It is rarely a good idea to bet against Berkshire Hathaway Inc. (NYSE:BRK.A)‘s investment wisdom, but that is just what short-sellers of 12.4 million DIRECTV (NASDAQ:DTV) shares were doing as of the middle of May. Meanwhile, Buffett’s hand-picked investment managers, Ted Weschler and Todd Combs, continue to load up on the satellite television provider. Investors who follow their lead will likely reap large gains, while short-sellers will continue to suffer losses.
Stronghold in Latin America
DirecTV’s domestic business has a poor outlook, which is likely why the stock trades at just 13 times trailing earnings despite high growth overseas. The domestic market is completely saturated, with competitors like DISH Network (NASDAQ:DISH) and even cable companies like Time Warner Cable Inc (NYSE:TWC) putting a low ceiling on DIRECTV (NASDAQ:DTV)’s growth in the United States. The best that the company can hope for is to retain a large portion of its current customers, as adding new ones will be a difficult task.
There are two ways that satellite providers, like DirecTV and DISH, and cable companies, like Time Warner Cable Inc (NYSE:TWC), can generate additional growth in the years ahead: (1) branch out into new businesses within the United States, or (2) reproduce their domestic business internationally. DISH and Time Warner chose the former, while DIRECTV (NASDAQ:DTV) wisely chose the latter.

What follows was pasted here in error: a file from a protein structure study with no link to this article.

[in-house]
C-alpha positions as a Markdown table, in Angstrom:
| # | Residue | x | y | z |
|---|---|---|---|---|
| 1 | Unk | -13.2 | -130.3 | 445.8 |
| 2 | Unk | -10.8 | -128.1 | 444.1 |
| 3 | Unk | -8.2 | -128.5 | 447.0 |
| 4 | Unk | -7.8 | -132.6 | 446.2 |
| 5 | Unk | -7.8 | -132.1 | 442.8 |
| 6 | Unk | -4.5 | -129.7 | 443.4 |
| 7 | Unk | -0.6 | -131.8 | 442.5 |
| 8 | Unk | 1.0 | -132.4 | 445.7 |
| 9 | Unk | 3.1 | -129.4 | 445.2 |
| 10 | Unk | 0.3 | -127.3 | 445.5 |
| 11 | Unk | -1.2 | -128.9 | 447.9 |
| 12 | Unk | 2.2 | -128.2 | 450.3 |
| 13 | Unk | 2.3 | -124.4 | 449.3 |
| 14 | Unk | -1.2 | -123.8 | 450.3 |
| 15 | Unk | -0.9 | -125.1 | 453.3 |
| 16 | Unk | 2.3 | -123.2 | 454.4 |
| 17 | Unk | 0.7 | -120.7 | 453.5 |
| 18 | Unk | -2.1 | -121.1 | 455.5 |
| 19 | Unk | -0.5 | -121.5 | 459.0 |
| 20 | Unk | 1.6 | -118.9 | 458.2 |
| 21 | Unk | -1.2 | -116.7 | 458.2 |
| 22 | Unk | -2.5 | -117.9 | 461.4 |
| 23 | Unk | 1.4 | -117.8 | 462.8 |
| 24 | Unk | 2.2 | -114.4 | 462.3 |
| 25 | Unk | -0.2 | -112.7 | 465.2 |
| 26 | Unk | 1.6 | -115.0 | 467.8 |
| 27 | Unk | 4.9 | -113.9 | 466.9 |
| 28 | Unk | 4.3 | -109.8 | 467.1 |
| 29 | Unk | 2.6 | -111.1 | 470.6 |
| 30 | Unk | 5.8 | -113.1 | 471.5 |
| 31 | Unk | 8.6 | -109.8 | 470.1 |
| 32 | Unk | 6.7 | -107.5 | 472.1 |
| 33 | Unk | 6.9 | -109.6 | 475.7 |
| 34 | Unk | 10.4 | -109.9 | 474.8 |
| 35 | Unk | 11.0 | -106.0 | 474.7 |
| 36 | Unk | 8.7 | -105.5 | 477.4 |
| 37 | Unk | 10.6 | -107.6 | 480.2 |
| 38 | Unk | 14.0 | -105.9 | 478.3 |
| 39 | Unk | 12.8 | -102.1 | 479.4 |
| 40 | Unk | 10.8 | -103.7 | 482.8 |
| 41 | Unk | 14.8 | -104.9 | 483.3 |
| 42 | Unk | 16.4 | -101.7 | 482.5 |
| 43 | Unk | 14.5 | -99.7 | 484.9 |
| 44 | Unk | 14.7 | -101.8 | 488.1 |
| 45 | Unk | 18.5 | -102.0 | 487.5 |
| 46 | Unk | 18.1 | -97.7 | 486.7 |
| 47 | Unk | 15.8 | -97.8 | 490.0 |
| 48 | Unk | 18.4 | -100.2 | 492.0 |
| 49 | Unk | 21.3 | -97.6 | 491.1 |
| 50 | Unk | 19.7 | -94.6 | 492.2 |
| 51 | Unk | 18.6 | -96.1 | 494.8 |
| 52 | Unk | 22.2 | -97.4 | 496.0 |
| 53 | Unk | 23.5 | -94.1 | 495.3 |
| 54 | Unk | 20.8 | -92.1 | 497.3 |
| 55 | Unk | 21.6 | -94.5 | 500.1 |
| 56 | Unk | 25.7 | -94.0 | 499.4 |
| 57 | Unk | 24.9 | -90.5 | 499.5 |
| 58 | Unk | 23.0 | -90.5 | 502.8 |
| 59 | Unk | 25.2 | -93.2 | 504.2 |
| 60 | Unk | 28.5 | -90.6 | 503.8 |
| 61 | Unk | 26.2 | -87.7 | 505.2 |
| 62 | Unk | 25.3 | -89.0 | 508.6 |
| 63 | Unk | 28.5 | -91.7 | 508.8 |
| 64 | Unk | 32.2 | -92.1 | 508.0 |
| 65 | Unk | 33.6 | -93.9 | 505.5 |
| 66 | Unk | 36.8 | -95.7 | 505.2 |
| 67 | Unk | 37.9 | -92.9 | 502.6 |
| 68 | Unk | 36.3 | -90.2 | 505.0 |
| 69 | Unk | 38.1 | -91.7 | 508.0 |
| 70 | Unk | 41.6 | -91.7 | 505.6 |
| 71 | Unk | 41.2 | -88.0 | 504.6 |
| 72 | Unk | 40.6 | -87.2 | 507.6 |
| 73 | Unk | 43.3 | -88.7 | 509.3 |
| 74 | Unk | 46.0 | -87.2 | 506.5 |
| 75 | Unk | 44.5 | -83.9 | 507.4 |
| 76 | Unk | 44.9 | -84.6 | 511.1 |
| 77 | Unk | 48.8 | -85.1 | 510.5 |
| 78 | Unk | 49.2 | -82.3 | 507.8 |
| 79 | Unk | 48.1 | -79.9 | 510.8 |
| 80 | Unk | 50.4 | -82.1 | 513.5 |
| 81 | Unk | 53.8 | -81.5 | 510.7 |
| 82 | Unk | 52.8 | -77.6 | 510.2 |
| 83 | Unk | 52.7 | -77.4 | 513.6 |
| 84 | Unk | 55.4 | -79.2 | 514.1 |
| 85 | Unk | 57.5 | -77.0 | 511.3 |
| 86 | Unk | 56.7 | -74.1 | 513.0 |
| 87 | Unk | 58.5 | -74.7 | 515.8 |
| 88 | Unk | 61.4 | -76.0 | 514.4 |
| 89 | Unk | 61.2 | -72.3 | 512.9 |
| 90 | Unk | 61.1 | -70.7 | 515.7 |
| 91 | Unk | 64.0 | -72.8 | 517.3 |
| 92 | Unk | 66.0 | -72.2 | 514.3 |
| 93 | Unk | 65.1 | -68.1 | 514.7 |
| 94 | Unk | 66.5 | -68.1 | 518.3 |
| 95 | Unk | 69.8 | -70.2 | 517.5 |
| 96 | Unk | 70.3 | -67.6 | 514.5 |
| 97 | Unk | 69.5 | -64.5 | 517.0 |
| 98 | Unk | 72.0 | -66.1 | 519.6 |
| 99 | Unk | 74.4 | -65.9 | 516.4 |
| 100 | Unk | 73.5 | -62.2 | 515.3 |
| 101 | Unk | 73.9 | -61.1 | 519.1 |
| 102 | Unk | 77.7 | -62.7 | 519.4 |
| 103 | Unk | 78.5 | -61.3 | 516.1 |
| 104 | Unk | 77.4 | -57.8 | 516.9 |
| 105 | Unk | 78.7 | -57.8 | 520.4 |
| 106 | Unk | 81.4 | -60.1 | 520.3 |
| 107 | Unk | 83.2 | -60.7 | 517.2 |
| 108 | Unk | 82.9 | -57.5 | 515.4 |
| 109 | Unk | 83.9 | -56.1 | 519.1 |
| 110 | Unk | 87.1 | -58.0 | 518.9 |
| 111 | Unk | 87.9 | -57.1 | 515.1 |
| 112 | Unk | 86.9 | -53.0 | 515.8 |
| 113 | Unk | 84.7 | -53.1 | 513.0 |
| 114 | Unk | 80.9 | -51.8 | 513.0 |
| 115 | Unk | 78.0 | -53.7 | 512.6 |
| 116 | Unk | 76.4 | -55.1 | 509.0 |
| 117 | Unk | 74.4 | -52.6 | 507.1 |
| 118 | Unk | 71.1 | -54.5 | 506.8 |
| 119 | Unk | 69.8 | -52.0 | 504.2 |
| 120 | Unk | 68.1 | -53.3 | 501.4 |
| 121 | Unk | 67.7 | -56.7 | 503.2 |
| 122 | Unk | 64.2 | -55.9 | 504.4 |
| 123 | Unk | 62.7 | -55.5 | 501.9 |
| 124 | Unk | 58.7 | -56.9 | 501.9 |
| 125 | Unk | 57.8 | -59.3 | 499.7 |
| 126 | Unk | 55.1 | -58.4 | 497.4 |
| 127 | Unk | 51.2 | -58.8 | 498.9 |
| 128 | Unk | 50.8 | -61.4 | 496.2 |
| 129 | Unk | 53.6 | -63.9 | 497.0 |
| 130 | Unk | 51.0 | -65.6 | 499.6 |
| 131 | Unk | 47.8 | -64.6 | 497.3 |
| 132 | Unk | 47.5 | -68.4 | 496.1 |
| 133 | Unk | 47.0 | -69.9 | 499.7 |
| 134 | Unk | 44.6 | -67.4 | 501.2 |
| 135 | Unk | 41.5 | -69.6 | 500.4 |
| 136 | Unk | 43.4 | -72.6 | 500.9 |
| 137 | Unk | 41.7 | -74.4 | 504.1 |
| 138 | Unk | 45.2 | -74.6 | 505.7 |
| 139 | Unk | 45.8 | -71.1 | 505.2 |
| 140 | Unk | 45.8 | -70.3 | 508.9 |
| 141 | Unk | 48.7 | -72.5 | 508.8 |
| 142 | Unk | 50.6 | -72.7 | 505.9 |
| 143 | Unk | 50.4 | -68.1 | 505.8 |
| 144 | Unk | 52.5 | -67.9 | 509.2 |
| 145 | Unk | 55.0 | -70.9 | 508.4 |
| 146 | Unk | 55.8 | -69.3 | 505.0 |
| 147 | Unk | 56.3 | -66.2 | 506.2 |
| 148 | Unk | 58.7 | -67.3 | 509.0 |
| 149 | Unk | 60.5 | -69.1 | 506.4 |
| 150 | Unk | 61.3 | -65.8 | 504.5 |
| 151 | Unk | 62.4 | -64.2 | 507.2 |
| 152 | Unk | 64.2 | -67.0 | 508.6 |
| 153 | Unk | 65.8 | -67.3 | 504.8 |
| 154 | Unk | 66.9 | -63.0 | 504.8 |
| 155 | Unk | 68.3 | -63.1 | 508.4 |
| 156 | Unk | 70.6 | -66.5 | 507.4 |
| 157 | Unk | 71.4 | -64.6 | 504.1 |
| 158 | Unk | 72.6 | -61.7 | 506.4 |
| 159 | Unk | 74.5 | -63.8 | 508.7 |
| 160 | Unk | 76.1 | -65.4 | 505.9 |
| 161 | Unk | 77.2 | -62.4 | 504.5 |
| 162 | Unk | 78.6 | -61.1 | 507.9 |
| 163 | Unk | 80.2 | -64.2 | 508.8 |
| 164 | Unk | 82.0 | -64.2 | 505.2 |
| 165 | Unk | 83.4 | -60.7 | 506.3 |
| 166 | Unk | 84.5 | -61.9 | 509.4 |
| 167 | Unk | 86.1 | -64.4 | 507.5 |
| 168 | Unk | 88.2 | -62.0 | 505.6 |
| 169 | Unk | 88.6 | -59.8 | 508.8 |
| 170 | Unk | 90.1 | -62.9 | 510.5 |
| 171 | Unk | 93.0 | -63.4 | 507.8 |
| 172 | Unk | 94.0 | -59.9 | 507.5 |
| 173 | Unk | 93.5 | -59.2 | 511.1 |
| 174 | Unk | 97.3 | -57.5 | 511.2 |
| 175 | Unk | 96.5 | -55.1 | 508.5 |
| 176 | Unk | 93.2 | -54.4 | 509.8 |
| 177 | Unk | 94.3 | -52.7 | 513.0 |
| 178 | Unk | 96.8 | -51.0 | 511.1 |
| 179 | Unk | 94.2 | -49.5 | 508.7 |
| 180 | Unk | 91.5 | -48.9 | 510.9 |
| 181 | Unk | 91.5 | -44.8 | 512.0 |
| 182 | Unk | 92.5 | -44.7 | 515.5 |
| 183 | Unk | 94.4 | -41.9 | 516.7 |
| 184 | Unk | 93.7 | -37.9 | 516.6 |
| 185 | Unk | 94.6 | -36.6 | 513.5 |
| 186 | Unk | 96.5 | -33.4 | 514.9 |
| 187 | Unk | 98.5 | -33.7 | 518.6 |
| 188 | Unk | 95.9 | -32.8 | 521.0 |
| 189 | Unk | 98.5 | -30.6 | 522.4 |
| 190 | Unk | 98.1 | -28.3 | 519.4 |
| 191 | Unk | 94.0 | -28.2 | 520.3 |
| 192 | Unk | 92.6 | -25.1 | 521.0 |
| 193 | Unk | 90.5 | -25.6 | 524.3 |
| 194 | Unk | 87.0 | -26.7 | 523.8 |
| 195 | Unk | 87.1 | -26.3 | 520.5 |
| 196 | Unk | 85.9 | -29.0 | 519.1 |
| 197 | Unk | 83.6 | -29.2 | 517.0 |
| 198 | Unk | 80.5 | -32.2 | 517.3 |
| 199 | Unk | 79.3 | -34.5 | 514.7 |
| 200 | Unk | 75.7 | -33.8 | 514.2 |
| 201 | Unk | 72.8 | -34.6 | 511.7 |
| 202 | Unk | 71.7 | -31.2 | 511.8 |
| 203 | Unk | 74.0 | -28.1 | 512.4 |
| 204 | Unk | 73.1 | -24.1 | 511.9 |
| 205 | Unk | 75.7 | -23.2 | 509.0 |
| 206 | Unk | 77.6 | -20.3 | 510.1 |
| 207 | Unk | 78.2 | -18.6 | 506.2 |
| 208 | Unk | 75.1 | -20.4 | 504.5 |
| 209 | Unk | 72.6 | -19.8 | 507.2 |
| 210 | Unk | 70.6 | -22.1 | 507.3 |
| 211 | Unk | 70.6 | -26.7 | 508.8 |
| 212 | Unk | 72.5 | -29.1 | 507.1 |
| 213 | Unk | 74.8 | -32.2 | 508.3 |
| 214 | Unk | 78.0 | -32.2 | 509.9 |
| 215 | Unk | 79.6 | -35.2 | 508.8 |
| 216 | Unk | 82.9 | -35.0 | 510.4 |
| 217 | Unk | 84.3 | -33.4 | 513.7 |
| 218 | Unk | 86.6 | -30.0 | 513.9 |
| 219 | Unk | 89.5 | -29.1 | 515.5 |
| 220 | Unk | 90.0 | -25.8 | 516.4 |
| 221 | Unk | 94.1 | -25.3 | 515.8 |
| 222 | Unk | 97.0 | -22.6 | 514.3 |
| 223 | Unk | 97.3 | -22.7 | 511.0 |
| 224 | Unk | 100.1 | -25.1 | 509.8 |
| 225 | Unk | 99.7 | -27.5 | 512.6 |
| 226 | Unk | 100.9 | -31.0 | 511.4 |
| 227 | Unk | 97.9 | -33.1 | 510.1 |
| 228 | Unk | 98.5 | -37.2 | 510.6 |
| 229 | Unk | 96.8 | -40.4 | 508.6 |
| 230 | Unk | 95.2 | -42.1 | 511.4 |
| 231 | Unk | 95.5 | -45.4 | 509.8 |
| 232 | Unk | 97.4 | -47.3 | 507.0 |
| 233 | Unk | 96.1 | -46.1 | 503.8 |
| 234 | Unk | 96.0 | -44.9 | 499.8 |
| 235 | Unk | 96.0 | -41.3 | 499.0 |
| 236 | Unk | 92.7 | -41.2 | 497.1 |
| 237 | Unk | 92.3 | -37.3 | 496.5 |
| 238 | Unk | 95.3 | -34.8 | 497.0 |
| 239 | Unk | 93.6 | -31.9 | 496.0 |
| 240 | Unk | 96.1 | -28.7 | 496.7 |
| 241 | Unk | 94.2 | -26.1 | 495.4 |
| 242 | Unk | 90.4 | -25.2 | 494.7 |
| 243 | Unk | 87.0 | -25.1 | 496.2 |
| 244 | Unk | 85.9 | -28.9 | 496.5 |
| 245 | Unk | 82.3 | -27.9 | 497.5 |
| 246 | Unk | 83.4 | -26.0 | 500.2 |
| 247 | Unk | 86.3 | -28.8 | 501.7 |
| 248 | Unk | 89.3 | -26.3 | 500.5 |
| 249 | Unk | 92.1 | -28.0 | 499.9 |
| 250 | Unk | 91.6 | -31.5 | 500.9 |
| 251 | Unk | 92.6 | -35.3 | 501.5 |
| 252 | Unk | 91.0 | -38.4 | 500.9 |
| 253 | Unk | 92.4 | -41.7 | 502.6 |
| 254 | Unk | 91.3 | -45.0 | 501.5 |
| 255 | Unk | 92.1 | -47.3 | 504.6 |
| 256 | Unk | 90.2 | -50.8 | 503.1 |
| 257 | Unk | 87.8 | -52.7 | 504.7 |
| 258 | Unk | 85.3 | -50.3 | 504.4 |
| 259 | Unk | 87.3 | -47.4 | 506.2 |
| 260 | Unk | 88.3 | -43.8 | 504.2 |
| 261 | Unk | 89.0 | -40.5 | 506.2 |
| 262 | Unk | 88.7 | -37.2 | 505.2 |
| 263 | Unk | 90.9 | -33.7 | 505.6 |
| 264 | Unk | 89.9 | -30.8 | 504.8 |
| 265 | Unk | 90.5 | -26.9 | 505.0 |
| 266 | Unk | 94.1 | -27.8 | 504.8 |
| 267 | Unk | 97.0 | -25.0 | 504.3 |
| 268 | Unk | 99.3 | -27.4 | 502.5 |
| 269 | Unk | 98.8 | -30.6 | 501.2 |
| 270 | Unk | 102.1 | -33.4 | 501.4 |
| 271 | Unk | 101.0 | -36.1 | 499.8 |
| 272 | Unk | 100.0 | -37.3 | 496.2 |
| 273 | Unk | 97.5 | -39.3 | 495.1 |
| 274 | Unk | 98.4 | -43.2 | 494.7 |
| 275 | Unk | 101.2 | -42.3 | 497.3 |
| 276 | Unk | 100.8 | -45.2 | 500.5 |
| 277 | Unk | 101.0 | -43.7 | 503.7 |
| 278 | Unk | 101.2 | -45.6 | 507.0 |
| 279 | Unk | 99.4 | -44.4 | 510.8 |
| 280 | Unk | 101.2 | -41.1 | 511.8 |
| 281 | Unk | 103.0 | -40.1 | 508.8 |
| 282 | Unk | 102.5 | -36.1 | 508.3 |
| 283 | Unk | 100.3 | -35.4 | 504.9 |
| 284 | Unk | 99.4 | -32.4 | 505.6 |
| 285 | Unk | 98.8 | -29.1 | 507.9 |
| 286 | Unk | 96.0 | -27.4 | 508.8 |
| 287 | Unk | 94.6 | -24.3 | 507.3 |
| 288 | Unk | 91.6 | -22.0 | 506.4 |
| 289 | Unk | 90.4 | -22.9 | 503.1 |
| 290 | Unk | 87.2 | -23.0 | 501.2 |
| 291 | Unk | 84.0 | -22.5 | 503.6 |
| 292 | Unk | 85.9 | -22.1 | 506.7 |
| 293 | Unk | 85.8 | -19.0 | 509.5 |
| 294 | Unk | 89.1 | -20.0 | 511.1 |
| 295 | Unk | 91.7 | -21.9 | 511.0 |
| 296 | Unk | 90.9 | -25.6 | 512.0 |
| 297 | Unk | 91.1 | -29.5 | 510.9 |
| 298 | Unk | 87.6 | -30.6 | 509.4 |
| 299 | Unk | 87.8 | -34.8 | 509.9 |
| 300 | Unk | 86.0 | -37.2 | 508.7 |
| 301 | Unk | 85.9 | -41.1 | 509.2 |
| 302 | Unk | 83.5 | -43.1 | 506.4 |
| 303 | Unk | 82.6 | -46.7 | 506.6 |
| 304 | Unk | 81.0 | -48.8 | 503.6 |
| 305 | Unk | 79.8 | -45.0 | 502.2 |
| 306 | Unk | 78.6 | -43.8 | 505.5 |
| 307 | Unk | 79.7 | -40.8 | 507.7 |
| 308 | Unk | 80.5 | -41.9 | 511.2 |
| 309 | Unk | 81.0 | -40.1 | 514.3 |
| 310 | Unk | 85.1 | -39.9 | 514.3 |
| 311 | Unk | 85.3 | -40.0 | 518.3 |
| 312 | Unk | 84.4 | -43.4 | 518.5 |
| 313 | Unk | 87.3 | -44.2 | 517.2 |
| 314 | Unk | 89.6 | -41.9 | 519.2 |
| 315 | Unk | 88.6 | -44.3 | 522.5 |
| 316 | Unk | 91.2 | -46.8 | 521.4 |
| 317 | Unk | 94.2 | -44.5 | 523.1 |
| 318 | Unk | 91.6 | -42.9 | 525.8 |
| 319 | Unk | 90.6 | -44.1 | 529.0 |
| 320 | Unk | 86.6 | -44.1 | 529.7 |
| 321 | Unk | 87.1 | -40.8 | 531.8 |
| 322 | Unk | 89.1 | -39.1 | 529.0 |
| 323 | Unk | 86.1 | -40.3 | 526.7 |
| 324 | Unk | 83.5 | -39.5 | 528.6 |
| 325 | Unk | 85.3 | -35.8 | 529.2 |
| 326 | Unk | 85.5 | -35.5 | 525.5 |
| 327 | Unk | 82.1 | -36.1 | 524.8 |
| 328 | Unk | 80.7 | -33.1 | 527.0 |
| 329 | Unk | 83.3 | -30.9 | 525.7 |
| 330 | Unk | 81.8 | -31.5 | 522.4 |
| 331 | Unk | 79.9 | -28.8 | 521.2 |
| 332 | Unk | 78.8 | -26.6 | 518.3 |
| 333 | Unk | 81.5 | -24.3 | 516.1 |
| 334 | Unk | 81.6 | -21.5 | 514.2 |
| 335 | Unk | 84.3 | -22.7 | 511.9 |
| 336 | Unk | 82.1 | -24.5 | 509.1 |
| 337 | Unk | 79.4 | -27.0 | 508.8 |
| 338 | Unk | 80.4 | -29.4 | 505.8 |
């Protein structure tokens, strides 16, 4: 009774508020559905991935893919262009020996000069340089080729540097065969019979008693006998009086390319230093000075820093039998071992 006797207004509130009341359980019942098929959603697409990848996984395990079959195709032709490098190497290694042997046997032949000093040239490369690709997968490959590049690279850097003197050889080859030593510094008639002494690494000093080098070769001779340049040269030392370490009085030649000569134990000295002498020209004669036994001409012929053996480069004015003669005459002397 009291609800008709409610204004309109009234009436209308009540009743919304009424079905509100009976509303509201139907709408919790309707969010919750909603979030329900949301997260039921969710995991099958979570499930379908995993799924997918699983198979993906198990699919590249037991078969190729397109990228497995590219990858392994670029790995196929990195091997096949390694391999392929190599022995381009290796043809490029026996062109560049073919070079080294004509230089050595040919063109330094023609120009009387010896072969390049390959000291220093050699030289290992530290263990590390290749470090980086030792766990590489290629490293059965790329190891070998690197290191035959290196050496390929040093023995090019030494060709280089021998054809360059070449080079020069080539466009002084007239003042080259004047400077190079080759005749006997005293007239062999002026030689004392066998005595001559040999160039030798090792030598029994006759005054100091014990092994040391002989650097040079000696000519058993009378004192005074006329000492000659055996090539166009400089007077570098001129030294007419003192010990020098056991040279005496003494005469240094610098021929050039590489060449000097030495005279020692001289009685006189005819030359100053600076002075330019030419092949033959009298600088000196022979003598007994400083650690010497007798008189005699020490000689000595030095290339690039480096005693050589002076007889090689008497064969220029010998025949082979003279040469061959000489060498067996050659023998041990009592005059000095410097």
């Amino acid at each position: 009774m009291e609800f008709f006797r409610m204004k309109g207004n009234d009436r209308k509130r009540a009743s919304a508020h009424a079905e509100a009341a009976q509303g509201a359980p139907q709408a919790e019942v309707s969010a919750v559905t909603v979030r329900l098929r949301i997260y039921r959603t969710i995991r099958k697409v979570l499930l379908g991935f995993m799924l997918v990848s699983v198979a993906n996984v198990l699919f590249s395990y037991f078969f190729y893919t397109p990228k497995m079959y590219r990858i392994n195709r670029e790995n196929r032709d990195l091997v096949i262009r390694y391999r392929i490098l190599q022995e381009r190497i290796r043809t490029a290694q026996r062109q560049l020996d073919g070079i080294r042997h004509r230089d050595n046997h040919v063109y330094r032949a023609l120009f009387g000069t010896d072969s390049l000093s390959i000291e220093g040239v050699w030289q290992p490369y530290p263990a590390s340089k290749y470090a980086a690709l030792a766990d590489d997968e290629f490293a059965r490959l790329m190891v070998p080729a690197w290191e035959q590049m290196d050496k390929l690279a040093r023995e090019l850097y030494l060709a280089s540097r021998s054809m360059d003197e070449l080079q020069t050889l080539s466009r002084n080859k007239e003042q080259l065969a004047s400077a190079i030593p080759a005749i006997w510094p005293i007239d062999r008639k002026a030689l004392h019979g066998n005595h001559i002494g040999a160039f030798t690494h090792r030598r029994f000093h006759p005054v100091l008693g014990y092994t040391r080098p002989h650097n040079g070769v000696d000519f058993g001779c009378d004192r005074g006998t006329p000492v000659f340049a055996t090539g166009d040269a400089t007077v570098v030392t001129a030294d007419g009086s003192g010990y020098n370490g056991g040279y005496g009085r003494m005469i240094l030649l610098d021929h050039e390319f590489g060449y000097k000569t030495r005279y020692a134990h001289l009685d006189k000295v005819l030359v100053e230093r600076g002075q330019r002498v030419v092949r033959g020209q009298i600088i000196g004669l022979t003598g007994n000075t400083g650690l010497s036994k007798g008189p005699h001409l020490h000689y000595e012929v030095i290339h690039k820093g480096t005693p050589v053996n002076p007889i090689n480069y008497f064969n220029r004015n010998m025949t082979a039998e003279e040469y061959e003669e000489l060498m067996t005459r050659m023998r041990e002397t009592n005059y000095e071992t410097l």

DISH is a low-cost provider of satellite television, which should prove valuable amid stagnant growth. The company, which focuses on providing low-priced satellite to cost-conscious customers, would benefit from a merger with DirecTV, which earns higher margins via its higher-priced offering. But, DISH has made itself unattractive by diversifying its operations into the notoriously competitive domestic wireless market. As a result, the company is unlikely to produce meaningful growth over the next few years.
Like DISH, Time Warner Cable Inc (NYSE:TWC) is committed to remaining a U.S.-centric business. The company is more diversified than DIRECTV (NASDAQ:DTV) — it offers high-speed Internet and phone service in addition to its cable television offering. But, Time Warner Cable suffers from the same pressure that is hampering DirecTV’s domestic growth; its cable TV business suffers from the increasing number of online options for streaming television in addition to a saturated market, while its phone service business will likely disappear over the next decade due to the smartphone revolution.